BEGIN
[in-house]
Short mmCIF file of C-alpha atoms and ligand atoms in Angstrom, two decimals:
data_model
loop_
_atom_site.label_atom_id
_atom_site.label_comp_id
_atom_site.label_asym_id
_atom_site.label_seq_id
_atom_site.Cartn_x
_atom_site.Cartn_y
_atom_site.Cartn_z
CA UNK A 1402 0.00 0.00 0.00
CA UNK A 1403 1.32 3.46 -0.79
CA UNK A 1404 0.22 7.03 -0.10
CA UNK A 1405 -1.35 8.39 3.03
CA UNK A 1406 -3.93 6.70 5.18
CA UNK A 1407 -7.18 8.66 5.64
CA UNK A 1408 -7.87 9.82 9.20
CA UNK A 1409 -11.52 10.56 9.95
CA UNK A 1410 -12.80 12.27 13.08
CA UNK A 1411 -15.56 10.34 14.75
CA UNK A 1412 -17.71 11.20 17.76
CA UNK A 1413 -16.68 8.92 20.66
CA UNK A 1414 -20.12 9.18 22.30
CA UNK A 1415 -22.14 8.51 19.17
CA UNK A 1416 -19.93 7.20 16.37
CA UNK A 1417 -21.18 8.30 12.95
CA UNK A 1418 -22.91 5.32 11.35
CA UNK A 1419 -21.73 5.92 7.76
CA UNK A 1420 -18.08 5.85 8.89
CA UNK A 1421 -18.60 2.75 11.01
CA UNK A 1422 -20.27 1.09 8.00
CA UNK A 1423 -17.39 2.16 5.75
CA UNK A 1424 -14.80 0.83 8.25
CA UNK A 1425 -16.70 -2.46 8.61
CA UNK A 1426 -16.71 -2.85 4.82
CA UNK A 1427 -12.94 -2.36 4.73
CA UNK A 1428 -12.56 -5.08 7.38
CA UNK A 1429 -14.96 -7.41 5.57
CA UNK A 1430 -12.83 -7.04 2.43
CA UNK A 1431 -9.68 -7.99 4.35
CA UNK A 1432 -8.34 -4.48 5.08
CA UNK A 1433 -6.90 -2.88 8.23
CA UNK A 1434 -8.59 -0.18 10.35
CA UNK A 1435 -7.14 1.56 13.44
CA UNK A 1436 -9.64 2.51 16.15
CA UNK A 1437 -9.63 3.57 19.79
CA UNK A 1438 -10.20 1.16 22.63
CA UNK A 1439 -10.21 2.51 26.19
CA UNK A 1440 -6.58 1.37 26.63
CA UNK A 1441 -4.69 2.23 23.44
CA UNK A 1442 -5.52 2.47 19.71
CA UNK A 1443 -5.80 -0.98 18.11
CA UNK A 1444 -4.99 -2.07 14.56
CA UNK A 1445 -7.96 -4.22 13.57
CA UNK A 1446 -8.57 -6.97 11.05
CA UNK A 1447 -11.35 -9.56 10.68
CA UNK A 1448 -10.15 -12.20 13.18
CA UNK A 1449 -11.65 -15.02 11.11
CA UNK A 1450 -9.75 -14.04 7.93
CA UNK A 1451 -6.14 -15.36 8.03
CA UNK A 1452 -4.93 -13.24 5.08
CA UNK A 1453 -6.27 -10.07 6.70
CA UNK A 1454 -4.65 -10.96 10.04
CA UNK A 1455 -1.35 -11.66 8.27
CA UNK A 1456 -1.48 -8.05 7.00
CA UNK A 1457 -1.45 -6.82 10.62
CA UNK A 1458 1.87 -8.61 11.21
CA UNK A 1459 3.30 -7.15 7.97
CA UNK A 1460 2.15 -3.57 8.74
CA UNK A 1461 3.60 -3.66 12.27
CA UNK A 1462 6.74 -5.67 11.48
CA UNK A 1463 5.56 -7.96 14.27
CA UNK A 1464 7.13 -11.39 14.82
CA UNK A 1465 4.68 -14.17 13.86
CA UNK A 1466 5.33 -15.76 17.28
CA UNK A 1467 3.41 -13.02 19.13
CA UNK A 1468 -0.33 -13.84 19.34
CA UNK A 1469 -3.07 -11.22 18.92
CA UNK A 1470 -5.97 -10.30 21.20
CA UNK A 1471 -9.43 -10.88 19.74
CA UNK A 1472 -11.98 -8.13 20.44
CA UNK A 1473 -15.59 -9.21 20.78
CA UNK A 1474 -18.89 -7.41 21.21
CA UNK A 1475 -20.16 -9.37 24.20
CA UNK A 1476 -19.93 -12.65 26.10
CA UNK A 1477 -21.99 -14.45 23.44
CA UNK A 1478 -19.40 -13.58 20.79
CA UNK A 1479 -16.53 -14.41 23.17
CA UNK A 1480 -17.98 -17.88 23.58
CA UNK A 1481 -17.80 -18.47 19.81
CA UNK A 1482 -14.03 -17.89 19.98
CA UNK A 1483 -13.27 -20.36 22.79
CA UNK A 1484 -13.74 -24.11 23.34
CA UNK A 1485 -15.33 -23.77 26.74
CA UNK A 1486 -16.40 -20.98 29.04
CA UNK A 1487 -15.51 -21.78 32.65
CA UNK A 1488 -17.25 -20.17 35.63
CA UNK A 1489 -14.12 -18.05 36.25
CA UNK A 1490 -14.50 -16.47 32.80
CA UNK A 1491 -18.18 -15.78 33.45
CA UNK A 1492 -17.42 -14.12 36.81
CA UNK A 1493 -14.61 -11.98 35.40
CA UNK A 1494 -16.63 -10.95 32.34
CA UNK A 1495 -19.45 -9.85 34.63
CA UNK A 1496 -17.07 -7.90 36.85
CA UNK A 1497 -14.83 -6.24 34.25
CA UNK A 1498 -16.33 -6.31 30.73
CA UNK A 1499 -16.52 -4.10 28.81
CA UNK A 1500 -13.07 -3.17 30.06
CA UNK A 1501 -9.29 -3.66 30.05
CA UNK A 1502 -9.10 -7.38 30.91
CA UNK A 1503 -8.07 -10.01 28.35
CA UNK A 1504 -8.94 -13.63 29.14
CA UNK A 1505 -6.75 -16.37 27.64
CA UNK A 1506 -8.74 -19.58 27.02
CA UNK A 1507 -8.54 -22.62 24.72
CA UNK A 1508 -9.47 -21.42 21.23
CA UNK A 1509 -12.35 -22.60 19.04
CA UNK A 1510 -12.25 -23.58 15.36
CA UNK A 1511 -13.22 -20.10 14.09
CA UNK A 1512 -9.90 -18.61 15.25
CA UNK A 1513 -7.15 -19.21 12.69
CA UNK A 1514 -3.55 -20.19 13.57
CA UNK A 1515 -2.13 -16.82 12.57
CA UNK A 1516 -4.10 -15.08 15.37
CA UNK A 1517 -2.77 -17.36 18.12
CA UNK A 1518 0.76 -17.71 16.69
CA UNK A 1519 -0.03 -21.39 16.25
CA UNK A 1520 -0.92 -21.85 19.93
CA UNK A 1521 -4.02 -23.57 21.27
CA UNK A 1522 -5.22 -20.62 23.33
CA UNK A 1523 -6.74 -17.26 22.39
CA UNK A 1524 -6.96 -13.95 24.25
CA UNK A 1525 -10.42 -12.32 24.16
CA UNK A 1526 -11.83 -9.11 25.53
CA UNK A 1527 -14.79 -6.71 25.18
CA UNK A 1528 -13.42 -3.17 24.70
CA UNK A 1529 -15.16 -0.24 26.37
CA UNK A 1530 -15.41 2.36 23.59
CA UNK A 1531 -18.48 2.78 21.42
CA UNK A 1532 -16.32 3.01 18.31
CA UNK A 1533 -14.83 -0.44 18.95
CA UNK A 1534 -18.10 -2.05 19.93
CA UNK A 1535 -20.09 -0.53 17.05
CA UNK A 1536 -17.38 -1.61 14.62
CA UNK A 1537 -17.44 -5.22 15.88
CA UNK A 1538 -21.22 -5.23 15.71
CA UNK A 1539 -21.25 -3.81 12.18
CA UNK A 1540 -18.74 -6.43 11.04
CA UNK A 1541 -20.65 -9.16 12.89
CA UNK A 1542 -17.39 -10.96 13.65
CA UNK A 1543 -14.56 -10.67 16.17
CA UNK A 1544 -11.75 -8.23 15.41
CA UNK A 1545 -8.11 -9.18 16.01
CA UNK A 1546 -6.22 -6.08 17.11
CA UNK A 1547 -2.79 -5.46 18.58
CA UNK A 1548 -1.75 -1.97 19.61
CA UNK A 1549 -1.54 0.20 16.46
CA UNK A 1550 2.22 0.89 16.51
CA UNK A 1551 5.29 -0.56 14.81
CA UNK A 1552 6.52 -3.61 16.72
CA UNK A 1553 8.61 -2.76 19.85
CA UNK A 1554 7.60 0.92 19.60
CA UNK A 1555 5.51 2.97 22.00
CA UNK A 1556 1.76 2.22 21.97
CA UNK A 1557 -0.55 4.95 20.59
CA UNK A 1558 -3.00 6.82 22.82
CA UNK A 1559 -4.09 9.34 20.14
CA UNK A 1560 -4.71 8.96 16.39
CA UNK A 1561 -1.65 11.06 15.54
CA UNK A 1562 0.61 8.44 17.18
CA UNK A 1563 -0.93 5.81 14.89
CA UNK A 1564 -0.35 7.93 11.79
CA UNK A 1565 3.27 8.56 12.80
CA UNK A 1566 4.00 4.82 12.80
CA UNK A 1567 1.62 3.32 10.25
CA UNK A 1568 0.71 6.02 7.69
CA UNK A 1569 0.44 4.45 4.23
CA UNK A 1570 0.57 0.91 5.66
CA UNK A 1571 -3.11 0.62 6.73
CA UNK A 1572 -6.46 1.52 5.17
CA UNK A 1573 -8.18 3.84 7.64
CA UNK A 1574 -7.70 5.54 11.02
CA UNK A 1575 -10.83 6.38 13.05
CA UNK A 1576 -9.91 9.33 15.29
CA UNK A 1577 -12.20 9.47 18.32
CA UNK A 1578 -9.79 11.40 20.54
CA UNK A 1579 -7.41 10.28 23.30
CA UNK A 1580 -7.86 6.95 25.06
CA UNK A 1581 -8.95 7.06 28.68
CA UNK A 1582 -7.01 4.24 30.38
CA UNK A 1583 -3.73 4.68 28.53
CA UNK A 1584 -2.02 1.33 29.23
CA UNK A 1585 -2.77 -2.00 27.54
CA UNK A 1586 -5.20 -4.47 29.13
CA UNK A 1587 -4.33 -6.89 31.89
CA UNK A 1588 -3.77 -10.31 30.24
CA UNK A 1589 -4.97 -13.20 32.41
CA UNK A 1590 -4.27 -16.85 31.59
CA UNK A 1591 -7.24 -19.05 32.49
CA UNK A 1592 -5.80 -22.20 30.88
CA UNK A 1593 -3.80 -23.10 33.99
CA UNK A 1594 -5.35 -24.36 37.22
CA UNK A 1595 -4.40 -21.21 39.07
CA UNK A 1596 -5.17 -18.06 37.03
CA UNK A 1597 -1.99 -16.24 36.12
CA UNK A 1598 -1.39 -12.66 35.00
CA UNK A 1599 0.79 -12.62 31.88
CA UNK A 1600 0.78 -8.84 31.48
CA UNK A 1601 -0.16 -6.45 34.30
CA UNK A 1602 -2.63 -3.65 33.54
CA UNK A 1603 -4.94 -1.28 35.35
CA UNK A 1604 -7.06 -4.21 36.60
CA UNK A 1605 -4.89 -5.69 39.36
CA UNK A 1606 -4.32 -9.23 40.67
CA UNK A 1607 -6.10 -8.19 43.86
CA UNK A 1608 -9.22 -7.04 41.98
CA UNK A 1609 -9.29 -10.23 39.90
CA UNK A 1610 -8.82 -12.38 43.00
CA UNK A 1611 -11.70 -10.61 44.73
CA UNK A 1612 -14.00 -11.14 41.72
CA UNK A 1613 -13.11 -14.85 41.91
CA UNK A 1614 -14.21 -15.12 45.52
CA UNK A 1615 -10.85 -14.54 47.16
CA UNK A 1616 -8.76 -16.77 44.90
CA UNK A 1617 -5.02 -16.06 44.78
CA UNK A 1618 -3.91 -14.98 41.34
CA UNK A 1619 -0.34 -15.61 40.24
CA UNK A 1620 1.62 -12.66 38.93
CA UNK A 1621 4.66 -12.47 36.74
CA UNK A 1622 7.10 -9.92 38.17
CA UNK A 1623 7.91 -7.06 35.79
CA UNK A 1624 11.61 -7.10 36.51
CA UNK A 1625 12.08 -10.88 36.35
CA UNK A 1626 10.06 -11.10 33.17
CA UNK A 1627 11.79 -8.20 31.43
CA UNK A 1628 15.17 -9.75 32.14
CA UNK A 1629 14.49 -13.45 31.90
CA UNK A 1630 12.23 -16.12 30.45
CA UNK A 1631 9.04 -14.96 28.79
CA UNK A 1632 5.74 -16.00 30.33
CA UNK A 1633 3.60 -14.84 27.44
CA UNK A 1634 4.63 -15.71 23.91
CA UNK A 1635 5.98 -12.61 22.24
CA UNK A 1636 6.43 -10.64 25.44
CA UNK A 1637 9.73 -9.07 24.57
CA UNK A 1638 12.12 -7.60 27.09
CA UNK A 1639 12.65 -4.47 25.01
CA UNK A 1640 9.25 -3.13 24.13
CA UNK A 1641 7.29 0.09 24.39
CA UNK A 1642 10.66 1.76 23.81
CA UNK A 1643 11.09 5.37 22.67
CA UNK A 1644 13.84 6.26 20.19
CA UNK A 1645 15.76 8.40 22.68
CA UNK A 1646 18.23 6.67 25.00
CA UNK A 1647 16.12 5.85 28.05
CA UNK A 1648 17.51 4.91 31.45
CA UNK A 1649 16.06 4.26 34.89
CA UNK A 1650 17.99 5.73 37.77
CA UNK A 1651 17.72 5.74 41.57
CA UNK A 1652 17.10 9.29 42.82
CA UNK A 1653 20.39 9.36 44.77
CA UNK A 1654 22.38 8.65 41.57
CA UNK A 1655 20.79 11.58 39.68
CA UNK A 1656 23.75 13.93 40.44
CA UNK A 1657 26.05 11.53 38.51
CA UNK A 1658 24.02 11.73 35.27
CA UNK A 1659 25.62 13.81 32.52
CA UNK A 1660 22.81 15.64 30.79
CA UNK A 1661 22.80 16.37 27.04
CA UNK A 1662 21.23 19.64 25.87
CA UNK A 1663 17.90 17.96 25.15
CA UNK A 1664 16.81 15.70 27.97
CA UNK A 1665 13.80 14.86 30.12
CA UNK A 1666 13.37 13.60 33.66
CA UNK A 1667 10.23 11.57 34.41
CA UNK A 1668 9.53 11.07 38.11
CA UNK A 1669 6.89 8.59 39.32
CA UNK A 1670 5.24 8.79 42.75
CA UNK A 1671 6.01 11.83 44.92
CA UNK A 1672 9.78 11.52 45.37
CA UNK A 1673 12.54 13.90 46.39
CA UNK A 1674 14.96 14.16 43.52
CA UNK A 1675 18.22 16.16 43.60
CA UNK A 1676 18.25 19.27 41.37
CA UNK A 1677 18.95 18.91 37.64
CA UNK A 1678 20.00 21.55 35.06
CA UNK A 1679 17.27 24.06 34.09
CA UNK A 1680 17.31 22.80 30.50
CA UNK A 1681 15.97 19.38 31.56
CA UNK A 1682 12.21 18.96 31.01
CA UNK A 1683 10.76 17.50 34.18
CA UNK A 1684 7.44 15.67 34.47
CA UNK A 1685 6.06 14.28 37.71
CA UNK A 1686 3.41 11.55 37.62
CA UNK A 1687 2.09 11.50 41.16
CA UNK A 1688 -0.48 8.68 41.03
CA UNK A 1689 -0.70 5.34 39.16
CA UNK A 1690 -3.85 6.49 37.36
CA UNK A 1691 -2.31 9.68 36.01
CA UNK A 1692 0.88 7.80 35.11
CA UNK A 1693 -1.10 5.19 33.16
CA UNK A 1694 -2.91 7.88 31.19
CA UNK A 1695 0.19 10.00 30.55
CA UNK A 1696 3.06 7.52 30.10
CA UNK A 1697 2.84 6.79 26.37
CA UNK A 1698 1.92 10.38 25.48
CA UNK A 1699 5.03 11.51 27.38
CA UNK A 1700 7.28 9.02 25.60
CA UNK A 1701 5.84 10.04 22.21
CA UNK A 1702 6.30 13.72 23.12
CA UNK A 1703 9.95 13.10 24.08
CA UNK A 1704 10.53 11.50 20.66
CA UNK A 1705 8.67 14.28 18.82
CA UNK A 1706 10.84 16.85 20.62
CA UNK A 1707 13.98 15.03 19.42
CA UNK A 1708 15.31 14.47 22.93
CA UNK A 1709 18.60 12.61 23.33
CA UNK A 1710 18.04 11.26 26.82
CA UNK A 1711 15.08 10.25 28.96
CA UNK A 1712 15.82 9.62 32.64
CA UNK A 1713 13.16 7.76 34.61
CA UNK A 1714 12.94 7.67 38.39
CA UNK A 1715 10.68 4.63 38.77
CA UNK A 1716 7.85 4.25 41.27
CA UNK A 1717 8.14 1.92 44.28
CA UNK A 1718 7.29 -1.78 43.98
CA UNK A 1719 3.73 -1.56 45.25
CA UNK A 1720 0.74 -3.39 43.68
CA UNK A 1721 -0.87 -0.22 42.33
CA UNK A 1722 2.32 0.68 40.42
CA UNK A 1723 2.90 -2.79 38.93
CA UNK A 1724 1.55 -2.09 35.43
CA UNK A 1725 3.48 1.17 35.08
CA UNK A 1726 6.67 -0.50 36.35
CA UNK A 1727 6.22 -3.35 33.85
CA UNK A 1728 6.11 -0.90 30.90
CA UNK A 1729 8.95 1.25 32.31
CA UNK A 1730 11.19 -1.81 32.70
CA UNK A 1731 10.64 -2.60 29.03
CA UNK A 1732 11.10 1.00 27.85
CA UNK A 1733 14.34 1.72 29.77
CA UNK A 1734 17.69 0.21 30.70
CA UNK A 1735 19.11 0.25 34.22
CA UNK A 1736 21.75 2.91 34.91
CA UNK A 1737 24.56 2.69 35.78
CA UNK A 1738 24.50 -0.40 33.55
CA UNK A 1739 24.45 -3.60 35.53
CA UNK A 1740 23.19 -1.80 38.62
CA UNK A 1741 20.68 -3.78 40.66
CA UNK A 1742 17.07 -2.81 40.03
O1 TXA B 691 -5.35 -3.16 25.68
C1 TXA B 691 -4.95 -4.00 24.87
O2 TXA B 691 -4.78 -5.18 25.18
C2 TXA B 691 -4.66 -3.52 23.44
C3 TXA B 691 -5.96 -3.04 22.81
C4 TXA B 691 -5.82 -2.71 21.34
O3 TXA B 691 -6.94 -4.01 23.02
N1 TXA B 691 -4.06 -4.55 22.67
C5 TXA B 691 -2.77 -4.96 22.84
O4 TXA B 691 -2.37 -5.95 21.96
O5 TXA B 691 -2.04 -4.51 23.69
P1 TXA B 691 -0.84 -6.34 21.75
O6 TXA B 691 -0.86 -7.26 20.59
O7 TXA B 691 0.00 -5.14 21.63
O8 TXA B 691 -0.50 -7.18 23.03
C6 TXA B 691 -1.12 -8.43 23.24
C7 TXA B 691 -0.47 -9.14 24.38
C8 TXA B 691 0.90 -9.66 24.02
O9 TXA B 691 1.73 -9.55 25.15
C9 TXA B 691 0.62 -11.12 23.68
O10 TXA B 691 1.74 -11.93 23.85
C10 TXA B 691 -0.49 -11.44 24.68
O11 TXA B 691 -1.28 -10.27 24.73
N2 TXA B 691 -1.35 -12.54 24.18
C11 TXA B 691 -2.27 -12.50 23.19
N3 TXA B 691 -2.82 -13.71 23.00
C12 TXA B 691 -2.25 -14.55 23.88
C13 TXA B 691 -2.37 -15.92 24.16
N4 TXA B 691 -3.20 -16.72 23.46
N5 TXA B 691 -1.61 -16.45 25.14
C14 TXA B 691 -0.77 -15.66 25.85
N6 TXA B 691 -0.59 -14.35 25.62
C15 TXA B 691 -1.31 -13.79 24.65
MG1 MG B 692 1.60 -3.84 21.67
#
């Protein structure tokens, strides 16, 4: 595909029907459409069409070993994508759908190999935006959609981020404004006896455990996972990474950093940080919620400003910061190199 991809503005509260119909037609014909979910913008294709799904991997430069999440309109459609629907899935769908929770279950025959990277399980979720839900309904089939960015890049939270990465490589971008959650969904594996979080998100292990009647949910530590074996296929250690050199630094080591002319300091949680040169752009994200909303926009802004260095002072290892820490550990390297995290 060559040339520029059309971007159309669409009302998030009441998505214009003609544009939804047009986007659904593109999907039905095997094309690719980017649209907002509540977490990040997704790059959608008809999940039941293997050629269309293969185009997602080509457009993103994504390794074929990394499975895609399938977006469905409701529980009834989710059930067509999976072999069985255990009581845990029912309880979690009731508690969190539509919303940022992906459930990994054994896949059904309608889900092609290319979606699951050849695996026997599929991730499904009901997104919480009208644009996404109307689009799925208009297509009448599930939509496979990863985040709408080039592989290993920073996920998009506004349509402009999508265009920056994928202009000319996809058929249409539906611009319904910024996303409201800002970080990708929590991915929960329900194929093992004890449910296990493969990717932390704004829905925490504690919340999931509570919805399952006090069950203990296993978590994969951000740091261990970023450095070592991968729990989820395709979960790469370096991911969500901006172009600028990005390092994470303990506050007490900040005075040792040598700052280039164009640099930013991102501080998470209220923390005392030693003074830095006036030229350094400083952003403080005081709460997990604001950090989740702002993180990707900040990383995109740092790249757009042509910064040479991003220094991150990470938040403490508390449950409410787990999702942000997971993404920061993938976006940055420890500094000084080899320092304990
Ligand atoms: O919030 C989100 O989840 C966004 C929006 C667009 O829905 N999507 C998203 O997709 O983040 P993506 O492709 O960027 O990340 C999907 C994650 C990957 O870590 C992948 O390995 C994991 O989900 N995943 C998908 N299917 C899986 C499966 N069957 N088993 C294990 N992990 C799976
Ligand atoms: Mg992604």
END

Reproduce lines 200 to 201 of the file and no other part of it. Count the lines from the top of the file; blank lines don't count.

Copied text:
CA UNK A 1590 -4.27 -16.85 31.59
CA UNK A 1591 -7.24 -19.05 32.49